But I did some therapeutic reading, of course! Janet Evanovich came through with her 23rd Stephanie Plum novel. The usual lightweight plot, but, hey, the characters are old friends and Trenton is still Trenton. Keep it up, my friend!
A random grab at the public library yielded up “The Mistletoe Inn” by Richard Paul Evans. A Christmas romance was just the right thing! The setting (a writers conference) was fun but the romancing couple took off to Bethlehem PA, which actually sounded like a European Christmas market. Maybe I need to check out Bethlehem one of these years! (Or Europe in December, for that matter.) Our heroine had suffered a run of selfish sweeties, so it was great to see her find love and marriage with a man who appreciated her. This book is part of a series, so maybe I’ll try another next year.
See my blog post of August 7, 2016, for information about Simsion’s earlier novel.
This is the second novel about the autistic genius Don Tillman and his brilliantly flamboyant wife Rosie. Don is still trying to figure out “normal people” and emotions. His wife’s unexpected pregnancy throws both wife and husband for a loop.
Simsion draws out the confusion extensively – hey, that’s what romantic comedy is all about! Along the way he creates some great characters. There’s Bud (baby under development), and Aaron the Air Marshal ( assigned to determine if Don’s autistic behavior means he’s going to blow up a flight to LA) and the B-team, three researchers dedicated to explicating the reactions of babies to lesbian mothering.
This book is wildly funny. Read it for good laughs! I hope for a sequel.
I read this novel because I watched someone react to it – she kept laughing. The premise (“it isn’t easy being autistic”) isn’t funny. I enjoyed The Rosie Project much more than I expected. It’s funny AND engaging.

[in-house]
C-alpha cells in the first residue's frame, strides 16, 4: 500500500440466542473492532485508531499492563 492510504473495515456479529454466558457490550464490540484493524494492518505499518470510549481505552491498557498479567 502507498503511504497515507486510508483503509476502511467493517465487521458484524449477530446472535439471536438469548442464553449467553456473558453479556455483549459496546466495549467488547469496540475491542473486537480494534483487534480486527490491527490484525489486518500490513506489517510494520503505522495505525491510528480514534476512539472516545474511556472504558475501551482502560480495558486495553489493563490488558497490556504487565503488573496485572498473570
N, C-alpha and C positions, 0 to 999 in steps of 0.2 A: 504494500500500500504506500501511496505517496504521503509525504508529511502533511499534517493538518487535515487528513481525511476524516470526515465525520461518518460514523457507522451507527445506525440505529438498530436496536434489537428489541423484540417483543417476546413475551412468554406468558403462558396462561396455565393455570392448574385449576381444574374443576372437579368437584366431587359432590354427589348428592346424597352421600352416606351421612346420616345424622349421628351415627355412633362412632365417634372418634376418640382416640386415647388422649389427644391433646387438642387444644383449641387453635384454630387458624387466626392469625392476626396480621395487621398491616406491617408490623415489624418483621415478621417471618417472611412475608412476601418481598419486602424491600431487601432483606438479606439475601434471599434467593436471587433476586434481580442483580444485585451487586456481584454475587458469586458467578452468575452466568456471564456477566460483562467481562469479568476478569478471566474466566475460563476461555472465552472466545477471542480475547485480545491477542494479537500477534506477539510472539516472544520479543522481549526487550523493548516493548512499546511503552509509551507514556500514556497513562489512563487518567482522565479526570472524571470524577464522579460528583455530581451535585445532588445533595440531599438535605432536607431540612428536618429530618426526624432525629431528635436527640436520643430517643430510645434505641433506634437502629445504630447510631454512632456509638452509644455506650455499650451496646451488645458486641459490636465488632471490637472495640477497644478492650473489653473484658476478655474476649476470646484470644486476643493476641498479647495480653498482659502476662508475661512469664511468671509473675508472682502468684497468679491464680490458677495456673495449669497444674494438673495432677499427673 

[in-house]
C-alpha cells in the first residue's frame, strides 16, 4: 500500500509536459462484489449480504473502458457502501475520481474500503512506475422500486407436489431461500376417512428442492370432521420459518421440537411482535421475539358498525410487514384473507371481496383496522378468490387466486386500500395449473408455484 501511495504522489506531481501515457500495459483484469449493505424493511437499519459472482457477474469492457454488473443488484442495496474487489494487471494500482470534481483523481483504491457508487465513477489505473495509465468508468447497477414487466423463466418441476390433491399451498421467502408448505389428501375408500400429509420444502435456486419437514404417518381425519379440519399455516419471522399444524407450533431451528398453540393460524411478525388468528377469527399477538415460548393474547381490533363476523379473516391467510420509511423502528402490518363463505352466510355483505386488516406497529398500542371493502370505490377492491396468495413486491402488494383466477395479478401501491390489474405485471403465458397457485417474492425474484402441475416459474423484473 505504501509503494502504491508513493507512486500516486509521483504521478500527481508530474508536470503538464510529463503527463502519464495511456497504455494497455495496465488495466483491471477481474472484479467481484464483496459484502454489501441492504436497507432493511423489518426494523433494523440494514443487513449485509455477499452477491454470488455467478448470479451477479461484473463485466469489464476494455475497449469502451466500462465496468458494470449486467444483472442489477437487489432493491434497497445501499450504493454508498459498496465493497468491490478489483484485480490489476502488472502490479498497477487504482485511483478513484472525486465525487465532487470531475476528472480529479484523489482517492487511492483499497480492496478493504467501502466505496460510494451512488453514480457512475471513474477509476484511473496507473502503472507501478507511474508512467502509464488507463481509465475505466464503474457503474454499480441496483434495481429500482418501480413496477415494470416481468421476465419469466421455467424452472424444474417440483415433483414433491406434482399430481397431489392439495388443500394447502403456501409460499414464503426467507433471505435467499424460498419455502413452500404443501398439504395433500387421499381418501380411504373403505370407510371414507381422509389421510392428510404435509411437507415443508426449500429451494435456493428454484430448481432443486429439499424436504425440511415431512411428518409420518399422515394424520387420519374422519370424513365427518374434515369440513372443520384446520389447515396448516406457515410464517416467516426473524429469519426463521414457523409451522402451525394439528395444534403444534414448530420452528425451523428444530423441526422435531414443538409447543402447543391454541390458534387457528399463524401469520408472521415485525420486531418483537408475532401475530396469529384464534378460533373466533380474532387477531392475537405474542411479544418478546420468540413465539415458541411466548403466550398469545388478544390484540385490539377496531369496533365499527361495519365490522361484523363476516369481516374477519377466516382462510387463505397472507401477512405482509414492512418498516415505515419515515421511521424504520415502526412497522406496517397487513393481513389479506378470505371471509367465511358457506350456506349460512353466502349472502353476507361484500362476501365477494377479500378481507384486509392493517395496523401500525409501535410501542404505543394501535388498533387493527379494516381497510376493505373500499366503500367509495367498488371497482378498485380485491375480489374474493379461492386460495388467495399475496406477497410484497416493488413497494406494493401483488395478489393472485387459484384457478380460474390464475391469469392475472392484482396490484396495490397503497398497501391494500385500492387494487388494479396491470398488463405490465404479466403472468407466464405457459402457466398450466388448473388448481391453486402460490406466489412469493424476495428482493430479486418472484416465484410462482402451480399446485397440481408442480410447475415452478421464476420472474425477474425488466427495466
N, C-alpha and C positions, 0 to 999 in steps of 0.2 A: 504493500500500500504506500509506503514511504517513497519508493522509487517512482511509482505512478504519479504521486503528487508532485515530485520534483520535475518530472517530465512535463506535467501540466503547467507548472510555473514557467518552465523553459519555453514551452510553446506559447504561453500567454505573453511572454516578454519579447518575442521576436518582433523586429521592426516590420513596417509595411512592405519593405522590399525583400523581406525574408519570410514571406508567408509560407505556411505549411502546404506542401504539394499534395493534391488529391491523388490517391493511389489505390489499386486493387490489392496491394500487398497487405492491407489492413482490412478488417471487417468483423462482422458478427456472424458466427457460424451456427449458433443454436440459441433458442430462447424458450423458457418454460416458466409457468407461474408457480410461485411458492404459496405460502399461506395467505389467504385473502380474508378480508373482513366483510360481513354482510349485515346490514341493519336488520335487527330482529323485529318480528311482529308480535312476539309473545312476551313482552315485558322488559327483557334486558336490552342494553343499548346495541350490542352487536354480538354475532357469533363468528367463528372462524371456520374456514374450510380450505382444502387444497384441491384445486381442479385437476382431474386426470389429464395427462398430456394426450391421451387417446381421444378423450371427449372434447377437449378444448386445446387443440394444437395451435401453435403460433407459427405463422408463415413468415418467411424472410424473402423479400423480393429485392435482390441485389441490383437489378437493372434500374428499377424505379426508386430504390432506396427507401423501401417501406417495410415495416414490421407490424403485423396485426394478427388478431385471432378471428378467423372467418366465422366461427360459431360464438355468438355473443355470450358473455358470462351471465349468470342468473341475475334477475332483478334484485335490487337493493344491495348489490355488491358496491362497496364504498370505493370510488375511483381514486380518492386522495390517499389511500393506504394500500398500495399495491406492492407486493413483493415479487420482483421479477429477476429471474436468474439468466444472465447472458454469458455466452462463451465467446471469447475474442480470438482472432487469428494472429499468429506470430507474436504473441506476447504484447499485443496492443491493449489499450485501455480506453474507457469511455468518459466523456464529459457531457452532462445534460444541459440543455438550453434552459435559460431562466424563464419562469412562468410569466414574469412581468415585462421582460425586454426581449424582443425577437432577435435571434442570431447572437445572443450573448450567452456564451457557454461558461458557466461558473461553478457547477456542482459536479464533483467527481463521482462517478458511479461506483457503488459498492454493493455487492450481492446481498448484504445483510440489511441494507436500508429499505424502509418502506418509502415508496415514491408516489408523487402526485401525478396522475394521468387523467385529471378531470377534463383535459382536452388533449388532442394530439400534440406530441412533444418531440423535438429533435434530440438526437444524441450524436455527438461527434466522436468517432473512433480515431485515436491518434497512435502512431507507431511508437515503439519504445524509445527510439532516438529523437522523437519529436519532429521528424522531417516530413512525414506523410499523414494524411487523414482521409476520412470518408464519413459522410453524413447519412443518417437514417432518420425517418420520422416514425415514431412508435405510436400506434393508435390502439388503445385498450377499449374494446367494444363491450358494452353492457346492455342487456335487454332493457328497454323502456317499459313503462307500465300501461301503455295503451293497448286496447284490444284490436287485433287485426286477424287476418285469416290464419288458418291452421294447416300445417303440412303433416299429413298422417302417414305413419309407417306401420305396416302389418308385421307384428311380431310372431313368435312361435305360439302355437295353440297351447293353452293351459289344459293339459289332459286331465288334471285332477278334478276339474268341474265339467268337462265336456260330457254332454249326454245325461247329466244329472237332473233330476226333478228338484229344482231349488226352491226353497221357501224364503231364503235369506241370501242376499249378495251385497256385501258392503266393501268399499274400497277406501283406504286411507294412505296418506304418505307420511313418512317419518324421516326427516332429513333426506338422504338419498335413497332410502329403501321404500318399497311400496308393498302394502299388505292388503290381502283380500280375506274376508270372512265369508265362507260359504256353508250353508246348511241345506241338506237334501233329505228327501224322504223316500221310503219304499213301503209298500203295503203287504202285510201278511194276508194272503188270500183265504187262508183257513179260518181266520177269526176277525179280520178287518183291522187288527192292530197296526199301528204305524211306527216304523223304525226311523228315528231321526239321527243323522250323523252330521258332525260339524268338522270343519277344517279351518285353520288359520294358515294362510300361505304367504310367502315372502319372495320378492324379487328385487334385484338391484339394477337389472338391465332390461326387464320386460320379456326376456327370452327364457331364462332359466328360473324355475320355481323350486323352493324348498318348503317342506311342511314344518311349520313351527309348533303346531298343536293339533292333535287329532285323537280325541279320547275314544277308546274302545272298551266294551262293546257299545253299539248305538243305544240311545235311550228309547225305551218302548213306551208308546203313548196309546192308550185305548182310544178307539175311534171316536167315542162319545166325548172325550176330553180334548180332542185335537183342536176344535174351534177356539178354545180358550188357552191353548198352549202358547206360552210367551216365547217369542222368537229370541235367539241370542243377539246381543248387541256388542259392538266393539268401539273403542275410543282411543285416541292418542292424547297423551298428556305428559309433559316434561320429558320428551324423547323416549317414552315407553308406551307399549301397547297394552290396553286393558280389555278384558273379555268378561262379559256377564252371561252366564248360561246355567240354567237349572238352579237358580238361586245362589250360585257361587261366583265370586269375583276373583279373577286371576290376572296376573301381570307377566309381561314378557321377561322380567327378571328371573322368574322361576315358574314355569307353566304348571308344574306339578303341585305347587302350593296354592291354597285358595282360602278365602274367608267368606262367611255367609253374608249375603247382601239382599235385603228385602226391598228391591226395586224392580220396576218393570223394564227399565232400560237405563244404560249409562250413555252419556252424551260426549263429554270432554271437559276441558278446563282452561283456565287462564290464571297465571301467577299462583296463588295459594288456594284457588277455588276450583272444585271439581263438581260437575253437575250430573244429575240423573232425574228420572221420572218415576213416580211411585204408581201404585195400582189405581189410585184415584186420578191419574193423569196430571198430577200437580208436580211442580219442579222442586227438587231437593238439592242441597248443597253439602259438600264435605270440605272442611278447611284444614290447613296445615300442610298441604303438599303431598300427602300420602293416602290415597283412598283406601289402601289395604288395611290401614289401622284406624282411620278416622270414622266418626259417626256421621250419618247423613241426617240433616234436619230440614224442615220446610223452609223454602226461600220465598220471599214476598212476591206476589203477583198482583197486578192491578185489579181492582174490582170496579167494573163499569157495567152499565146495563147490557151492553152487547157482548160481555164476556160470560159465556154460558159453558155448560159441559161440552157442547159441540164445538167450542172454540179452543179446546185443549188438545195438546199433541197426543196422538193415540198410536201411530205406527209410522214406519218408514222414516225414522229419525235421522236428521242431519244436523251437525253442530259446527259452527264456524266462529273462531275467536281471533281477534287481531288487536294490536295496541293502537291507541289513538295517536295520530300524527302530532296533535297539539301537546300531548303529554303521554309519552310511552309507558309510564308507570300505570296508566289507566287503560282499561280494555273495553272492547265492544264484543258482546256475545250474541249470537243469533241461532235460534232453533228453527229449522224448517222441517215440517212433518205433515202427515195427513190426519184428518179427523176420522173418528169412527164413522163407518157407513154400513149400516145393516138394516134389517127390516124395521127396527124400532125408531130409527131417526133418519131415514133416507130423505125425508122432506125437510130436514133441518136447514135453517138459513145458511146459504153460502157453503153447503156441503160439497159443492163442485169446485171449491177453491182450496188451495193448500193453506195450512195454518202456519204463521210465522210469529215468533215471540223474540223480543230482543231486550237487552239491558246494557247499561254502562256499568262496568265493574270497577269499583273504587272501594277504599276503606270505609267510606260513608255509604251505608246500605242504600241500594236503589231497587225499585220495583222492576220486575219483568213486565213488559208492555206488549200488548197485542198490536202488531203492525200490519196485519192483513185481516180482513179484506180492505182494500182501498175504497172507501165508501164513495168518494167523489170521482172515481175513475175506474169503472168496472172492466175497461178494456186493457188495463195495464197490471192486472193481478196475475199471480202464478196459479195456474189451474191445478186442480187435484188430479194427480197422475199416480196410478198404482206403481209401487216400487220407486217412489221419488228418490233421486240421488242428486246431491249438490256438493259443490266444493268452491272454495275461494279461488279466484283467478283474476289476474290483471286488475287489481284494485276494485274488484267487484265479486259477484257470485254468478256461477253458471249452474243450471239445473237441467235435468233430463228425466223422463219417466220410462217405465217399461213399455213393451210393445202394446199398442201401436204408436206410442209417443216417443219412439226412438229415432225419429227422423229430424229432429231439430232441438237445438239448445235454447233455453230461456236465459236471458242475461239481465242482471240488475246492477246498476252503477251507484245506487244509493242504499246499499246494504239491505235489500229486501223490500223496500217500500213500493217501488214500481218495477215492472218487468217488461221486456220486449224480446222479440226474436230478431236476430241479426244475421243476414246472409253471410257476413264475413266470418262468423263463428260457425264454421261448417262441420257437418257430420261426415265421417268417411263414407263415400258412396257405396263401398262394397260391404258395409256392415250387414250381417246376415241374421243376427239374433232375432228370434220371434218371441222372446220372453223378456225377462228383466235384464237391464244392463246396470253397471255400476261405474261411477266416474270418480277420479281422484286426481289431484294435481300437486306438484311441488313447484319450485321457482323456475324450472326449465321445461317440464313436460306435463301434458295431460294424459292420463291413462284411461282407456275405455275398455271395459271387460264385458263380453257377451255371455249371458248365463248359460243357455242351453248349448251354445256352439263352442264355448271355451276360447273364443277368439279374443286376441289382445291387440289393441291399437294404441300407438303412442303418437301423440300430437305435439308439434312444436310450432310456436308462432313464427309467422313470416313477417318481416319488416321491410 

Don Tillman is an autistic genius with a research and teaching appointment in genetics at an Australian university. He knows that his social skills are lacking. Deciding that life would be better with a wife, he designs a questionnaire that he expects will find him the ideal candidate. He also knows he needs practice in dating and socializing. A friend throws a “wildcard” candidate at him. Rosie fails to qualify according to several of Don’s criteria, but she attracts his interest.
Don refers to his quest as The Wife Project. Rosie has a quest of her own, The Father Project. She wants to find her genetic father.
Don and Rosie adventure boldly together, despite the confusion generated by their wildly different mental habits, and form an intense romantic bond.
Recently I read an article (on Facebook?) about the concept of “cognitive diversity”. It has been suggested that problem solving by groups would be improved by the intentional inclusion of people on the autism spectrum. In theory, the differences in the world view should improve decision making outcomes.
I have a further suggestion. What about brain injury survivors? Surely a person who makes a comeback from a major brain injury has a brain that is “different”, with major use of alternative pathways and other “work arounds”. Might he or she see something important in a situation that others would miss?
Meanwhile, I’m going to download Simsion’s next book, The Rosie Effect, against my next train trip or rainy afternoon. Or for when I need a good laugh.